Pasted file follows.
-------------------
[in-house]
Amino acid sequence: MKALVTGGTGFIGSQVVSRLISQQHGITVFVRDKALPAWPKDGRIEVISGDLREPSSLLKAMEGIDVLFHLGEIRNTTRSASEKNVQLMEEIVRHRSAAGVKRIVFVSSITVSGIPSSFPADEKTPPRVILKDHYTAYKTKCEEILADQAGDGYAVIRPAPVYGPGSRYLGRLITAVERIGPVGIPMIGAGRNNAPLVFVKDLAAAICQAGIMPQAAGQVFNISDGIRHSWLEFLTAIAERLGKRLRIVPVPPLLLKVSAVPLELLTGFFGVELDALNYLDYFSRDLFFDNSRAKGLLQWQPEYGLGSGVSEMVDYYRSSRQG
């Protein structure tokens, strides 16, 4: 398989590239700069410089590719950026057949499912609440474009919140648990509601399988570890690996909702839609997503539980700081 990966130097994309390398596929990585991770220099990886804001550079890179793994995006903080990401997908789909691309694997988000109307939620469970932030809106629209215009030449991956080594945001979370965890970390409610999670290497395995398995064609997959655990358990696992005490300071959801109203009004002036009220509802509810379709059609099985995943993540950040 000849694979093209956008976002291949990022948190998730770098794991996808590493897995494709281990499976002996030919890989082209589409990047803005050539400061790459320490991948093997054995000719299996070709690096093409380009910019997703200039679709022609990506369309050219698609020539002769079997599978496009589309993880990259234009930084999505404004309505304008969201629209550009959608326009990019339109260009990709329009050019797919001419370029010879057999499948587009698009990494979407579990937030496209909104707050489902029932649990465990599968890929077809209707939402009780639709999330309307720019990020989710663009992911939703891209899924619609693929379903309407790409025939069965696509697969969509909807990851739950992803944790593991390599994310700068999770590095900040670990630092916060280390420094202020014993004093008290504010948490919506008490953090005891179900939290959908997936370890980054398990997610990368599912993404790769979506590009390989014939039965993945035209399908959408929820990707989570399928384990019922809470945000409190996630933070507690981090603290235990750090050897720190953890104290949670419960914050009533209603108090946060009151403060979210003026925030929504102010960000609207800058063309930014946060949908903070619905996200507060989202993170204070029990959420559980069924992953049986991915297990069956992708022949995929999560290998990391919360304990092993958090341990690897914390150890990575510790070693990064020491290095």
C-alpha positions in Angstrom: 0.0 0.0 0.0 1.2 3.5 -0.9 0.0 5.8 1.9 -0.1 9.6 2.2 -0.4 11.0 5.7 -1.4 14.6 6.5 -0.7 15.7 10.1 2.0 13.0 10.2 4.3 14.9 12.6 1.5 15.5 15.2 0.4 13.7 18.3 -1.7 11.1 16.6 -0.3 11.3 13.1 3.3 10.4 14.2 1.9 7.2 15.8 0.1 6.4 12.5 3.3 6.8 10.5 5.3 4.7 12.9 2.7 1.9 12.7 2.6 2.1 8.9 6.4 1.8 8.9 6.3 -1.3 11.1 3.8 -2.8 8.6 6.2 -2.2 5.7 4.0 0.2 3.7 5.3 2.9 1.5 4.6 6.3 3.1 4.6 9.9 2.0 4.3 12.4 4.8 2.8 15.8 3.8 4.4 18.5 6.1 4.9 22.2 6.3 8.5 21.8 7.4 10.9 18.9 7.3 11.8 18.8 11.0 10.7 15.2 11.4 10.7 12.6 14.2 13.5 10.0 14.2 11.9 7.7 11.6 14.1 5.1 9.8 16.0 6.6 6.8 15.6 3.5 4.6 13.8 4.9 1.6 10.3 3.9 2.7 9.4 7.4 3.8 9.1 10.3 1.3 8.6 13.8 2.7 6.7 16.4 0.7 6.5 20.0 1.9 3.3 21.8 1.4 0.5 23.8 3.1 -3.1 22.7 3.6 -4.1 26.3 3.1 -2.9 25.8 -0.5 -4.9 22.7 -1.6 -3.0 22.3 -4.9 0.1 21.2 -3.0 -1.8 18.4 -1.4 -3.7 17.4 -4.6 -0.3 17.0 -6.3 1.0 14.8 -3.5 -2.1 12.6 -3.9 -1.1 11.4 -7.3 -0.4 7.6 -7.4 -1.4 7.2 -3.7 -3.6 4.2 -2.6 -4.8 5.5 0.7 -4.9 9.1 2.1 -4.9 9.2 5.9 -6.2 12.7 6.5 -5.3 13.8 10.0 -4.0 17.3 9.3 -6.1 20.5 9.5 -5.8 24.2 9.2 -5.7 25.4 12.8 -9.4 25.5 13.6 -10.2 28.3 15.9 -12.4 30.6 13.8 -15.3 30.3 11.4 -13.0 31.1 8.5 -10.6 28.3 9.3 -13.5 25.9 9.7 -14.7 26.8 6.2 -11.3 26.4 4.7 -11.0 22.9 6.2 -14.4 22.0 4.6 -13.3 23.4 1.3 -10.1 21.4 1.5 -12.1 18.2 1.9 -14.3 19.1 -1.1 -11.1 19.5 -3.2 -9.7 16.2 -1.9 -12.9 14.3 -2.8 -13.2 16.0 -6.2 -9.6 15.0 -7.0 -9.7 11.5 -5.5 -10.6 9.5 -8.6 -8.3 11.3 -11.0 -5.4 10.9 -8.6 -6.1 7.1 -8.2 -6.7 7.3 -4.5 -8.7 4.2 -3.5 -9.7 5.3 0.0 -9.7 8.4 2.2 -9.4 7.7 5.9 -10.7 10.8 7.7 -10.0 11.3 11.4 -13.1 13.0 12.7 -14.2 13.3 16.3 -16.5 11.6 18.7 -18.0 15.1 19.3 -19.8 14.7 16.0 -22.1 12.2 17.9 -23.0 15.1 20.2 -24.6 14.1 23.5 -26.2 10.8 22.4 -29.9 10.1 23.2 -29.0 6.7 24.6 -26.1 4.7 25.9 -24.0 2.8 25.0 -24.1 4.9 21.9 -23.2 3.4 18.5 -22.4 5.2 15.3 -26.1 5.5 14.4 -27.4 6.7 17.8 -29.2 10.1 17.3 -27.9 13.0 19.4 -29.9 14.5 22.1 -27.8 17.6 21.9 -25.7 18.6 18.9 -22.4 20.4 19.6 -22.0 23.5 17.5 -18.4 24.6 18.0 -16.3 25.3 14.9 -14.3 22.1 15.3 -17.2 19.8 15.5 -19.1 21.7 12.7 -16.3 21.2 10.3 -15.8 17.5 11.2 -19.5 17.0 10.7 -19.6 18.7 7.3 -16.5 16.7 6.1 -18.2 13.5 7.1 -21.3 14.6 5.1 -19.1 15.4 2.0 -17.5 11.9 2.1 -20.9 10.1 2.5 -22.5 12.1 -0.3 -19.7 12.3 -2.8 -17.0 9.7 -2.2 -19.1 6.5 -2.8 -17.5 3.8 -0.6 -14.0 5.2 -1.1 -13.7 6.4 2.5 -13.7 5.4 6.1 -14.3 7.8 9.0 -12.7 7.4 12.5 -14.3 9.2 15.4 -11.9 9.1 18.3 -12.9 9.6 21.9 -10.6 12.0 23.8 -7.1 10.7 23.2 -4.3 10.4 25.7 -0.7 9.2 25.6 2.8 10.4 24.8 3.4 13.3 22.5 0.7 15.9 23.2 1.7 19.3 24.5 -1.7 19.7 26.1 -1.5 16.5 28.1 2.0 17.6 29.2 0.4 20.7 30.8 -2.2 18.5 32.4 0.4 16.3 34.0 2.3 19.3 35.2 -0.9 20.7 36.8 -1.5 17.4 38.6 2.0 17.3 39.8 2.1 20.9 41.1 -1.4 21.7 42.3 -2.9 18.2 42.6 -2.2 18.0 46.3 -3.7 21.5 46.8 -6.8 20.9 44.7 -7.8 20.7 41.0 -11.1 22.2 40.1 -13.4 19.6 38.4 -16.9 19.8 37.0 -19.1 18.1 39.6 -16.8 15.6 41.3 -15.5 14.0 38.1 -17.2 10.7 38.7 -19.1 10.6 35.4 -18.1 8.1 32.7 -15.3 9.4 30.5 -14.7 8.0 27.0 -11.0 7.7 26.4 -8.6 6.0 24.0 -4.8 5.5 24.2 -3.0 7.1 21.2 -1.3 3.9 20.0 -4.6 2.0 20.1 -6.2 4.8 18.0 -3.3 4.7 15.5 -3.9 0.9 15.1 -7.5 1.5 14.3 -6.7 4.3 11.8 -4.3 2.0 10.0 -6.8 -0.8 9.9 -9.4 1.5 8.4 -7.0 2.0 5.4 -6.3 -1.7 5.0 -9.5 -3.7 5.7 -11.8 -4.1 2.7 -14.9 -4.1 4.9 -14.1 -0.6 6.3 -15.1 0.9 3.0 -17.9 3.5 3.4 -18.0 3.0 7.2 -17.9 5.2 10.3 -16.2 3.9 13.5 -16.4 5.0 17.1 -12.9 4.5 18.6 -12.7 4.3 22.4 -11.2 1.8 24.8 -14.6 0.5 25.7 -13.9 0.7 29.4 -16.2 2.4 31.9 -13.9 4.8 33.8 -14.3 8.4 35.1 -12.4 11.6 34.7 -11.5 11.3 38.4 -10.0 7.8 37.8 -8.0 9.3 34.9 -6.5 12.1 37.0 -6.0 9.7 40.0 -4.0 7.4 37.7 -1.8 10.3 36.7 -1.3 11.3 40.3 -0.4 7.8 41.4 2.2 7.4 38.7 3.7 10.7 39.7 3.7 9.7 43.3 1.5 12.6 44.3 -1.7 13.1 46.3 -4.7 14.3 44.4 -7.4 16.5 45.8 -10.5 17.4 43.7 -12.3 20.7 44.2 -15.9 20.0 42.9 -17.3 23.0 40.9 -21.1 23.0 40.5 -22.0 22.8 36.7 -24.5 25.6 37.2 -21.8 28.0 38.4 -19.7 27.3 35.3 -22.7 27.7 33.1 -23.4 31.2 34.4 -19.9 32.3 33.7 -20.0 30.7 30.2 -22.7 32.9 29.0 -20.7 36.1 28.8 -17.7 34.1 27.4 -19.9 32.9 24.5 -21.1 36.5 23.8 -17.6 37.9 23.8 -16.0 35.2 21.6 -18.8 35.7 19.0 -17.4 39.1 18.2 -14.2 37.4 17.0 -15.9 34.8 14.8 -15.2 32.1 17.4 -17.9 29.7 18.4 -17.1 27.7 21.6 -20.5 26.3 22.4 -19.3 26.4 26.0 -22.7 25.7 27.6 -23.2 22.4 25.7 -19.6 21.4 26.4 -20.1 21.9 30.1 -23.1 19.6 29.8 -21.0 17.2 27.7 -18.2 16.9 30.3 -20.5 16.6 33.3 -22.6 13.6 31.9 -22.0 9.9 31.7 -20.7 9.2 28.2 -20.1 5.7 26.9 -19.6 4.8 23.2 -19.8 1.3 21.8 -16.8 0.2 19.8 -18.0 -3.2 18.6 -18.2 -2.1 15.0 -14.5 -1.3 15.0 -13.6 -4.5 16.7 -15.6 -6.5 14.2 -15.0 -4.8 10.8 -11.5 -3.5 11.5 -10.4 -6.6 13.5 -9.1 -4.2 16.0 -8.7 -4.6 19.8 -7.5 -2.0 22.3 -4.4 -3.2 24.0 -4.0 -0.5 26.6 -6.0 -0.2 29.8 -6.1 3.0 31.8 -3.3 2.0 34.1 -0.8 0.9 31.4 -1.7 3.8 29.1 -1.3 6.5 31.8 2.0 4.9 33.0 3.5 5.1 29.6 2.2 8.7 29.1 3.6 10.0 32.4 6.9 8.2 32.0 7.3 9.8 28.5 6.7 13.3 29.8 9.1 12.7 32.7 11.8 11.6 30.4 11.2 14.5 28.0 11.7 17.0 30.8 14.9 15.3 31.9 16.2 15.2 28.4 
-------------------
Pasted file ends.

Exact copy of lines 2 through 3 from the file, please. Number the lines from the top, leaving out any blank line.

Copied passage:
Amino acid sequence: MKALVTGGTGFIGSQVVSRLISQQHGITVFVRDKALPAWPKDGRIEVISGDLREPSSLLKAMEGIDVLFHLGEIRNTTRSASEKNVQLMEEIVRHRSAAGVKRIVFVSSITVSGIPSSFPADEKTPPRVILKDHYTAYKTKCEEILADQAGDGYAVIRPAPVYGPGSRYLGRLITAVERIGPVGIPMIGAGRNNAPLVFVKDLAAAICQAGIMPQAAGQVFNISDGIRHSWLEFLTAIAERLGKRLRIVPVPPLLLKVSAVPLELLTGFFGVELDALNYLDYFSRDLFFDNSRAKGLLQWQPEYGLGSGVSEMVDYYRSSRQG
């Protein structure tokens, strides 16, 4: 398989590239700069410089590719950026057949499912609440474009919140648990509601399988570890690996909702839609997503539980700081 990966130097994309390398596929990585991770220099990886804001550079890179793994995006903080990401997908789909691309694997988000109307939620469970932030809106629209215009030449991956080594945001979370965890970390409610999670290497395995398995064609997959655990358990696992005490300071959801109203009004002036009220509802509810379709059609099985995943993540950040 000849694979093209956008976002291949990022948190998730770098794991996808590493897995494709281990499976002996030919890989082209589409990047803005050539400061790459320490991948093997054995000719299996070709690096093409380009910019997703200039679709022609990506369309050219698609020539002769079997599978496009589309993880990259234009930084999505404004309505304008969201629209550009959608326009990019339109260009990709329009050019797919001419370029010879057999499948587009698009990494979407579990937030496209909104707050489902029932649990465990599968890929077809209707939402009780639709999330309307720019990020989710663009992911939703891209899924619609693929379903309407790409025939069965696509697969969509909807990851739950992803944790593991390599994310700068999770590095900040670990630092916060280390420094202020014993004093008290504010948490919506008490953090005891179900939290959908997936370890980054398990997610990368599912993404790769979506590009390989014939039965993945035209399908959408929820990707989570399928384990019922809470945000409190996630933070507690981090603290235990750090050897720190953890104290949670419960914050009533209603108090946060009151403060979210003026925030929504102010960000609207800058063309930014946060949908903070619905996200507060989202993170204070029990959420559980069924992953049986991915297990069956992708022949995929999560290998990391919360304990092993958090341990690897914390150890990575510790070693990064020491290095």